Paul Kingsnorth’s The Wake’s inclusion in the Booker longlist should come as no surprise, given Hilary Mantel’s successes with English historical fiction and recent popular interest in the Anglo-Saxon period. JRR Tolkien’s translation of Beowulf was published earlier this summer. Yet, The Wake is neither a translation of Old English nor a conventional historical novel.
The novel begins in England before the invasion of the Normans in 1066. The narrator is a farmer of a middling sort, Buccmaster of Holland, living in the fens of Lincolnshire; his world begins to change when portents appear to the people of the Holland, signalling the coming annexation by the Normans. It is against this backdrop that Buccmaster’s story is played out, as he leads a band against the foreign conquest.
The unique element of this novel is its language. Kingsnorth has developed what he refers to as a “shadow tongue”, a back-engineered form of Old English suitable for readers in the twenty-first century; this somewhat alien and antique voice is given to the Anglo-Saxons of the narrative. There is no capitalisation and punctuation is scant. The result is captivating, once the eye and ear are tuned into the ‘shadow tongue’, adding to the text what Seamus Heaney has described as the ‘heft’ of Anglo-Saxon when undertaking his own translation of Beowulf.
However, although Kingsnorth’s language is inspired by Old English, readers with an interest in the literature of the period will notice differences which might represent something of a missed opportunity. The lack of word compounds, which give Anglo-Saxon literature much of its imaginative and expressive energy, is notable and neglects the poetic possibilities that Kingsnorth’s “shadow tongue” might have presented. However, this is a prose work and such linguistic omissions do not detract from the novel’s mood; indeed, the narrator displays some contempt for the poetic riddles and bawdy verse of the travelling scop near the beginning of the novel.
Beyond Kingsnorth’s synthetic language in the feat of The Wake’s “shadow-tongue”, the novel is interesting other ways. In Buccmaster, the novel depicts a protagonist who is intriguing in his characterisation. The hero, however, is not a likeable guide in this journey through the eleventh-century; his treatment of his wife, his foul-mouth, his snobbishness towards those below him in society, all indicate something of an anti-hero. The revelation that Buccmaster is suspicious of the new faith, Christianity, and continues to worship the old pagan gods of his grandfather show that he is something of a loner, at odds even with his fellow Anglo-Saxons. These attitudes and practices hint that Buccmaster’s distrust of foreign creeds lies behind his resistance to the invaders, suggesting a darker xenophobic and monomaniacal impulse in the man, which could ultimately be the cause of his and his rebellion’s undoing.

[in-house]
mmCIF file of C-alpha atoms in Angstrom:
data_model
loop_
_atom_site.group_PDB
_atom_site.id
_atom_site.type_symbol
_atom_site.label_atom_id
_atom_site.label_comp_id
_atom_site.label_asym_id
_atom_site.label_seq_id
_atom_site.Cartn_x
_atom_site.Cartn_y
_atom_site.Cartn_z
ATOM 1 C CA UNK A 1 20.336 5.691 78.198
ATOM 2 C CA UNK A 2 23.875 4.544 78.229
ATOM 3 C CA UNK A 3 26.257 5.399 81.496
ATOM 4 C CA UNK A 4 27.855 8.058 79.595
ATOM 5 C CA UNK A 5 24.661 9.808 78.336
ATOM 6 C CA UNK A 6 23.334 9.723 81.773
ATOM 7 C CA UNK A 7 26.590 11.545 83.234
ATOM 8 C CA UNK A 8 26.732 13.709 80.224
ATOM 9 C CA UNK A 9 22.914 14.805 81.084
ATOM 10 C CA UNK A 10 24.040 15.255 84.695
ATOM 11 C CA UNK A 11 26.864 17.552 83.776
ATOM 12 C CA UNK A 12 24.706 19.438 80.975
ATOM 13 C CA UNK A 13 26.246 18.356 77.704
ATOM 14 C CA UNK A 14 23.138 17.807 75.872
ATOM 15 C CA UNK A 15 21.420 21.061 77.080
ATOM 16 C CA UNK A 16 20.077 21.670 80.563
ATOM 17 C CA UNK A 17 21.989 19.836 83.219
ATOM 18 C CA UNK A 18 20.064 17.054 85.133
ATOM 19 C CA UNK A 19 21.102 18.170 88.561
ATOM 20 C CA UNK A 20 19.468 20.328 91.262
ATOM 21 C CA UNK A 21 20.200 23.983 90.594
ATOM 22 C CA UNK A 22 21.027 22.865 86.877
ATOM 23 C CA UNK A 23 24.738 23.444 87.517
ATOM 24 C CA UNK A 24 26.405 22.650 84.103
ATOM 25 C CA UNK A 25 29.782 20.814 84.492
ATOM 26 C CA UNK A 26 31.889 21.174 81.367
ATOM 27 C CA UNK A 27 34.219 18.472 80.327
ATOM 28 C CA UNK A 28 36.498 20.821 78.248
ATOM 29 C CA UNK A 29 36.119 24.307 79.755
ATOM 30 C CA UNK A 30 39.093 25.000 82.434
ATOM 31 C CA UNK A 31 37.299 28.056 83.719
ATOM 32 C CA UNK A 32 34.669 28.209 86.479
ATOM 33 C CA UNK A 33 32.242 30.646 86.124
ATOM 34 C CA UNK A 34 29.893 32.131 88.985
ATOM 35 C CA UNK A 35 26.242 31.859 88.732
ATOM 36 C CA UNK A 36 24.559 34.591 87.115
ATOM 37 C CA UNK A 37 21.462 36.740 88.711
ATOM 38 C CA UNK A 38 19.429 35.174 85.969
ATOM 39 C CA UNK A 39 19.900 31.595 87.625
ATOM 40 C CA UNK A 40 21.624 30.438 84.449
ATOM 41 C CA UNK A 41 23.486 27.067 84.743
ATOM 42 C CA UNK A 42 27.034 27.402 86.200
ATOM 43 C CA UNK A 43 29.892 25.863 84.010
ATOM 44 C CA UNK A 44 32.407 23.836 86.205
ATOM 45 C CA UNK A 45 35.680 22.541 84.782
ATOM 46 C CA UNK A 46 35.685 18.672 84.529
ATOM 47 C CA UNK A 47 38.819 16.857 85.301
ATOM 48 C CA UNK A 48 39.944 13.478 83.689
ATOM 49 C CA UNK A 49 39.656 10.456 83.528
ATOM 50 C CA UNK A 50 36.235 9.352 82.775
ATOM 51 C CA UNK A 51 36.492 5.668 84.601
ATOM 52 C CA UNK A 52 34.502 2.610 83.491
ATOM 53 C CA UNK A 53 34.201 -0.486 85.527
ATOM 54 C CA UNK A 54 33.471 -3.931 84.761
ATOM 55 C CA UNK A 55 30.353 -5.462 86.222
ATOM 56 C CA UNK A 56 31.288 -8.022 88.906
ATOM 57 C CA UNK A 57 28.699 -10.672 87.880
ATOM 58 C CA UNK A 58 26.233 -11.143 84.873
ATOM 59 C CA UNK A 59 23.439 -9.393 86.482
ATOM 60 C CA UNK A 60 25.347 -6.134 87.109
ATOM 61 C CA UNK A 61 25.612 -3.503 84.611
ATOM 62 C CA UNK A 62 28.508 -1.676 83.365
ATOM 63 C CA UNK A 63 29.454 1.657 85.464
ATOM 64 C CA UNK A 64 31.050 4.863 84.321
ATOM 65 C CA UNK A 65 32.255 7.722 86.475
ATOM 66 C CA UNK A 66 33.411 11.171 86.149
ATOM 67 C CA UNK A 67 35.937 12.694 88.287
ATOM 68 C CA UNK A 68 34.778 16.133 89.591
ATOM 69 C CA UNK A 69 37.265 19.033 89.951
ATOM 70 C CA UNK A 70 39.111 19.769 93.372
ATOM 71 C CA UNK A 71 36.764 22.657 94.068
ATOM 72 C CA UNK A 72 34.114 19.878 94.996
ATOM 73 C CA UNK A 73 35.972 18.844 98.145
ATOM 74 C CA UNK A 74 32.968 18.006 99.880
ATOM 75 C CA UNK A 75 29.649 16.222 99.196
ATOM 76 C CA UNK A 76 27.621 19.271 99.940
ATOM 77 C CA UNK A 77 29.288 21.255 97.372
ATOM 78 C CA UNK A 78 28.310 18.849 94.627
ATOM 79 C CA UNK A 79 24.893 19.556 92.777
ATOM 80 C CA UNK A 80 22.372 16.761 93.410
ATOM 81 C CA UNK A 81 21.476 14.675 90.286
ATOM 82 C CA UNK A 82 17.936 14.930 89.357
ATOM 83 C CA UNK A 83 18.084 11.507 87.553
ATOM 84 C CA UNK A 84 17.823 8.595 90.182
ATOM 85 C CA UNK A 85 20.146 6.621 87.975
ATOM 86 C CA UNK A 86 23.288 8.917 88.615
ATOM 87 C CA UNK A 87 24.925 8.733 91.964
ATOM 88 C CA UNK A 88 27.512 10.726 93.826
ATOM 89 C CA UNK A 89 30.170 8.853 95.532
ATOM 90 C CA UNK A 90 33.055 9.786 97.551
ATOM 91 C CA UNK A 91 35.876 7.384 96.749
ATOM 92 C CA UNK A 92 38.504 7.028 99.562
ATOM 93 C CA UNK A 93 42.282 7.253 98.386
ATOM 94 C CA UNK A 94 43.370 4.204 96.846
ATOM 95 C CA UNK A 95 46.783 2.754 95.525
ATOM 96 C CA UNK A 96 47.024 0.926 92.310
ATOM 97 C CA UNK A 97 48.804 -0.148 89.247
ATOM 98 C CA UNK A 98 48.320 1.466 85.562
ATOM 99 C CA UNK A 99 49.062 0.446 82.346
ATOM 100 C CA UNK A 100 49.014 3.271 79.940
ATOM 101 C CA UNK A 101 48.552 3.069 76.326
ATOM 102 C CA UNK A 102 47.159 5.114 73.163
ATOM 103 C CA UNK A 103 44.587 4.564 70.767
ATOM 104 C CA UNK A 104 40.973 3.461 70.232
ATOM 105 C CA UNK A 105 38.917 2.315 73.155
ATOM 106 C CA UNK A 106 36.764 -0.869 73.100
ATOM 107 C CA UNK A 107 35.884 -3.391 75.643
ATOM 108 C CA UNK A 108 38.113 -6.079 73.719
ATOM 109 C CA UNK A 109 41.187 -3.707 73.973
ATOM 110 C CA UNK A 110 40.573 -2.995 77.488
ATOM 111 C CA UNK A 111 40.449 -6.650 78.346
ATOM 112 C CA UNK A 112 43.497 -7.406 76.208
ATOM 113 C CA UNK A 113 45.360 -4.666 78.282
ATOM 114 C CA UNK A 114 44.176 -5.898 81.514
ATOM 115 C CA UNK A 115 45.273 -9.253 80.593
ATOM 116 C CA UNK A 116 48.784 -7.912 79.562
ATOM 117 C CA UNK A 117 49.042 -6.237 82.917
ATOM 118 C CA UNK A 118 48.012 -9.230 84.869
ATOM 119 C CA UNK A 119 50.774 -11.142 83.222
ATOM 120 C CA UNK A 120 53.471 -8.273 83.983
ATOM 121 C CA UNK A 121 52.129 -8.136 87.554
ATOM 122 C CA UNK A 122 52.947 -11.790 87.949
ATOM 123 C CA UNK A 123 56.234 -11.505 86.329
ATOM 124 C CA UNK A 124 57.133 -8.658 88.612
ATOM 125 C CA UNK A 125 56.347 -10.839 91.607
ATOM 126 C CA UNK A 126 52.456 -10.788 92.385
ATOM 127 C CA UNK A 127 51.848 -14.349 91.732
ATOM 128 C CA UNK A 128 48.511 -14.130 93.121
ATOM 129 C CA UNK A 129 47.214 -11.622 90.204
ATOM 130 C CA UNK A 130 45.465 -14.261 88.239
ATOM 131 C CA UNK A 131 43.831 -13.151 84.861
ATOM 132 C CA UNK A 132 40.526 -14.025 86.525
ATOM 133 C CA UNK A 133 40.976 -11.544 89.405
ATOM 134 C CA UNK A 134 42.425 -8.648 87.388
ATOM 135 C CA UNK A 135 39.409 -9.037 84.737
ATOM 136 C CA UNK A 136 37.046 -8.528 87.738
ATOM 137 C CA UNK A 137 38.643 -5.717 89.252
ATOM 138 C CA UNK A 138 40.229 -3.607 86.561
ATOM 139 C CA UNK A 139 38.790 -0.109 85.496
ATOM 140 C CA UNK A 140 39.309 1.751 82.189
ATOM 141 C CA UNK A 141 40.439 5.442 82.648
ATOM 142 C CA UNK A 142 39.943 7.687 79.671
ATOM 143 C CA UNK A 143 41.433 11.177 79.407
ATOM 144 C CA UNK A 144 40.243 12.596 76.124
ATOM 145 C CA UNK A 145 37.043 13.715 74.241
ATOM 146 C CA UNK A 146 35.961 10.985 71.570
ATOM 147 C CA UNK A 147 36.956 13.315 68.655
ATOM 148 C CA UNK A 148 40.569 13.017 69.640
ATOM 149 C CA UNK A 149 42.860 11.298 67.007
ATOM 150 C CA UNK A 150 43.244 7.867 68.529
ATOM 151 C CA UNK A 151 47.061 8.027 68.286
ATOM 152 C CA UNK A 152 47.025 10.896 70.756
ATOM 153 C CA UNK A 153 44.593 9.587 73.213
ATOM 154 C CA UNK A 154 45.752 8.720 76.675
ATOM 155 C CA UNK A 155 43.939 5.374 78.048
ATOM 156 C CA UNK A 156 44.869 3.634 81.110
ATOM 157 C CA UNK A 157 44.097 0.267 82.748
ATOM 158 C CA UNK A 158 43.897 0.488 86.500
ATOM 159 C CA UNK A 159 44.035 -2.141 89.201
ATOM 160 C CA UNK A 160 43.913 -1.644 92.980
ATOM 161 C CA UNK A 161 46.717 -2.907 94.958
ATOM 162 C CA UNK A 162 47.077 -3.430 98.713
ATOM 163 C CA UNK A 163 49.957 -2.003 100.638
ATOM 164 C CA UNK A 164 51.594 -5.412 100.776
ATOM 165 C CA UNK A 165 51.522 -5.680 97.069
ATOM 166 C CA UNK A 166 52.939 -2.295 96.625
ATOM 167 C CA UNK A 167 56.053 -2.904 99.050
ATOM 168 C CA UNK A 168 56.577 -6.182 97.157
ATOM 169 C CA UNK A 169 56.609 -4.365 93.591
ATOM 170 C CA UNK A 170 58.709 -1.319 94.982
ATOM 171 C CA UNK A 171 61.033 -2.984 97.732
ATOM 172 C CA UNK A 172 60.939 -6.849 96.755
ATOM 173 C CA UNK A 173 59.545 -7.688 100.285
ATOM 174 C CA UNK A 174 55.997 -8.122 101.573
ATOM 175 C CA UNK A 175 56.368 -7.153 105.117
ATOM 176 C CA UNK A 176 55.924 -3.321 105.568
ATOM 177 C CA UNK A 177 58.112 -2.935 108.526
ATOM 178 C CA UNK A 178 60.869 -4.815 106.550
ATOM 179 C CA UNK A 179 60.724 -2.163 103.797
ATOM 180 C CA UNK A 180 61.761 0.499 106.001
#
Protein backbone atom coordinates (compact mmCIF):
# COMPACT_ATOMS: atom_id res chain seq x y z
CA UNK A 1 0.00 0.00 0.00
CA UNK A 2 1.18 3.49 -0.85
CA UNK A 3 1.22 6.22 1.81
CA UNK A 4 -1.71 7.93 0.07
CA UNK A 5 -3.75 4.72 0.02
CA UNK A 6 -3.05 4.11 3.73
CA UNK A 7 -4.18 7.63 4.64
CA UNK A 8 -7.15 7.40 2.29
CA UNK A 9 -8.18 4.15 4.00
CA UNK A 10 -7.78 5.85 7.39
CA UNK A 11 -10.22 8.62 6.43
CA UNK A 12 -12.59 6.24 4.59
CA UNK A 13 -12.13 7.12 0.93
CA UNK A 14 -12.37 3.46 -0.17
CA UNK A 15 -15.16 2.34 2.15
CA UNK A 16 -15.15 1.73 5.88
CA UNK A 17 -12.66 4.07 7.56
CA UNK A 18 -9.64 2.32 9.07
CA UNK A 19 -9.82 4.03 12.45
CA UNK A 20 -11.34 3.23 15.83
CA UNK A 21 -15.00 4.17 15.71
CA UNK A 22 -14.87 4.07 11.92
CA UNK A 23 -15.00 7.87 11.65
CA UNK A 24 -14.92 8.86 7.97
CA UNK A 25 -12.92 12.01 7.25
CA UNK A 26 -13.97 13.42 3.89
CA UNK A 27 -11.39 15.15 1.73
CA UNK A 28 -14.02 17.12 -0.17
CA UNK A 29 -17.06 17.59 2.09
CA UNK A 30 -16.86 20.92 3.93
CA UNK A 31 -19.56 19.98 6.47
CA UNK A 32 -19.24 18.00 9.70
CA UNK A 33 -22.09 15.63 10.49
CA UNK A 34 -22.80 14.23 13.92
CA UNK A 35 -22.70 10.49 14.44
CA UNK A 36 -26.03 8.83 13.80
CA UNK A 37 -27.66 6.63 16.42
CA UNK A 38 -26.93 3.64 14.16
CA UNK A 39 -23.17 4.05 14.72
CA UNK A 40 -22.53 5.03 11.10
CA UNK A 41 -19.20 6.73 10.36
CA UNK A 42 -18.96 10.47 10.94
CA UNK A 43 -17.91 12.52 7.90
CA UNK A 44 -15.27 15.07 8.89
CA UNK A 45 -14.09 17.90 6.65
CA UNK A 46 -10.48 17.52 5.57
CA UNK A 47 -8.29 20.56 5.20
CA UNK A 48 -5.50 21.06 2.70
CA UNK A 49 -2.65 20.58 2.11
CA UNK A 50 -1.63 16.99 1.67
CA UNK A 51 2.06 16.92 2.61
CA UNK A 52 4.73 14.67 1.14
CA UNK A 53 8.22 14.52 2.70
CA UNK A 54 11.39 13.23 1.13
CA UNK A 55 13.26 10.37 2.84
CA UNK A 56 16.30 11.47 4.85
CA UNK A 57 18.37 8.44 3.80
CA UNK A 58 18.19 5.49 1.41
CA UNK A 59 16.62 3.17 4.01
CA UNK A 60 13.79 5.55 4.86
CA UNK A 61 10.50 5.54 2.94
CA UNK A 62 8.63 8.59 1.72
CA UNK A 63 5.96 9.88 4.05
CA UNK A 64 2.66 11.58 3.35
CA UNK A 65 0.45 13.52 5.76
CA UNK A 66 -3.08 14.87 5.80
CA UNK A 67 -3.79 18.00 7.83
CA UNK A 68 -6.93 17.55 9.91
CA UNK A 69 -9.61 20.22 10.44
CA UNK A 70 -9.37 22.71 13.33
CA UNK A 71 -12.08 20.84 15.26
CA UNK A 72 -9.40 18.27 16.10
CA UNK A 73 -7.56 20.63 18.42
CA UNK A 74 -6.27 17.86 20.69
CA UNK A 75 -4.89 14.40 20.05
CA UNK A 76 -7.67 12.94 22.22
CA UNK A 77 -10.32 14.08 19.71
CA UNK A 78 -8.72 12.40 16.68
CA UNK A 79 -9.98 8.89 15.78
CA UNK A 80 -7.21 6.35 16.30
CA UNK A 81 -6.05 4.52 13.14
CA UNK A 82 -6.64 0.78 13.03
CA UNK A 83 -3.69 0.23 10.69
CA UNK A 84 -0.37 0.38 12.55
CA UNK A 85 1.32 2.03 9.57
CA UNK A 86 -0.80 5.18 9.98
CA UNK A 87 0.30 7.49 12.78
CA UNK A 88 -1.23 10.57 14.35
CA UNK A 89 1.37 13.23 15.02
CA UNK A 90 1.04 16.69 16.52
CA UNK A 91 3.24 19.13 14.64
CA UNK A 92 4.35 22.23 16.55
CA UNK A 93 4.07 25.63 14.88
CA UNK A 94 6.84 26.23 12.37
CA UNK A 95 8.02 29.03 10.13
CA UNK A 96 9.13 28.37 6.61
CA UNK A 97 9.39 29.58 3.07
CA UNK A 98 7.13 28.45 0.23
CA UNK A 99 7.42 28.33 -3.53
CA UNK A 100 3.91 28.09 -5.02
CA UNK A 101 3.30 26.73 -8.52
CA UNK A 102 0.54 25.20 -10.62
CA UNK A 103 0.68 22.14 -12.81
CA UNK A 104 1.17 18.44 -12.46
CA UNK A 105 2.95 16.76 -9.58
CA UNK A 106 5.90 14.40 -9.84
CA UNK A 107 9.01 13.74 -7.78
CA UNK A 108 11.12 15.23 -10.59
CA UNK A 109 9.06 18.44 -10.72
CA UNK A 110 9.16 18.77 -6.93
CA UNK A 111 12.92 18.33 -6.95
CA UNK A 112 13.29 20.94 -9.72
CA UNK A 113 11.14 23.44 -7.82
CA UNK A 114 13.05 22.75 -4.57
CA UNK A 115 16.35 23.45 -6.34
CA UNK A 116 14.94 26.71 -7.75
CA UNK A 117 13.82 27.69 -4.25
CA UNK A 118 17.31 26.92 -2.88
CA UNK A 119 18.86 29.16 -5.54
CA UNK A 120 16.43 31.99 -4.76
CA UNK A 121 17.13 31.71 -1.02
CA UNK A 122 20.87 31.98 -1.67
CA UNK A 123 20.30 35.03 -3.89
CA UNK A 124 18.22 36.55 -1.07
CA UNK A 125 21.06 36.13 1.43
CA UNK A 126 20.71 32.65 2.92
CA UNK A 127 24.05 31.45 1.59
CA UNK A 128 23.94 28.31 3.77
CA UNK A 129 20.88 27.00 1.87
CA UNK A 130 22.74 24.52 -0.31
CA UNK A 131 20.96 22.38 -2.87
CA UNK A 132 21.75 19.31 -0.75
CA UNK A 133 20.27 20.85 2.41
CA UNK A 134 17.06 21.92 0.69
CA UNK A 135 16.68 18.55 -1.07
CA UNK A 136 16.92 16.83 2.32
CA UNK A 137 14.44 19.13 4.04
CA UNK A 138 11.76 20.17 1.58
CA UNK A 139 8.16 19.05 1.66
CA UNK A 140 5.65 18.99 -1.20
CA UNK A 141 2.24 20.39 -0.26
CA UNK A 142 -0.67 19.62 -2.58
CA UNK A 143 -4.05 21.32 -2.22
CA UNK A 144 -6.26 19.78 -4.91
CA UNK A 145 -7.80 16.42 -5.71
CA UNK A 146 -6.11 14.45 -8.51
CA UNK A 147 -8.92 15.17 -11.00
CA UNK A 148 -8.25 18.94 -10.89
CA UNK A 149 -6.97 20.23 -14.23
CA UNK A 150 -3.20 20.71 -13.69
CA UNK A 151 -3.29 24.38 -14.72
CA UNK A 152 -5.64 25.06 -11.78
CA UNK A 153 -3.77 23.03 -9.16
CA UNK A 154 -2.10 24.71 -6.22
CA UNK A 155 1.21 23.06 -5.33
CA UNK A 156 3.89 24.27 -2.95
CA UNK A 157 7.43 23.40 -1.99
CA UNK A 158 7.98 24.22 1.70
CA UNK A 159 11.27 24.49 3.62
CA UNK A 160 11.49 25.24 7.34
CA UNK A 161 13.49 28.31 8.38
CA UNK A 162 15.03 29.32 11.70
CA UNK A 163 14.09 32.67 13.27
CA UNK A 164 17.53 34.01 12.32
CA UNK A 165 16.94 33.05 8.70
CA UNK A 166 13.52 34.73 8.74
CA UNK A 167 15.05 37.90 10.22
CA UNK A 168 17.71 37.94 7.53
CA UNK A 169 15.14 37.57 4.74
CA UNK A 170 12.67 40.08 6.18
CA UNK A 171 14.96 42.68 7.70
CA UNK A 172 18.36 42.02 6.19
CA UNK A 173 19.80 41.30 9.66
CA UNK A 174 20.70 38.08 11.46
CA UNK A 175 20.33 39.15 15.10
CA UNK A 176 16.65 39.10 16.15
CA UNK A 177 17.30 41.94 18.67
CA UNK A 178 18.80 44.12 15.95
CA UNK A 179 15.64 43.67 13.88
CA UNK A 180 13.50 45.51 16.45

Indeed, the novel’s story of a sort of post-apocalyptic resistance to the Normans is secondary to the hero’s responses to his changing world, exposing Buccmaster’s cold-heartedness and egoism, thus giving the novel sophistication beyond a folk-tale of guerrilla woodsmen battling against Norman subjugation. It is this aspect of The Wake, along with Kingsnorth’s captivating use of his “shadow-tongue” that make it a rewarding experience. In the novel’s closing note Kingsnorth states that 70% of the land of England belongs to less than 1% of its people, and that it is difficult to imagine this being the case, along with other examples of centralised power and elitism in England, without the Norman Conquest. Despite such assertions, The Wake’s strength lies not in its politics but rather in its compelling linguistic inventiveness and in the fascinating and complex personal story of its hero.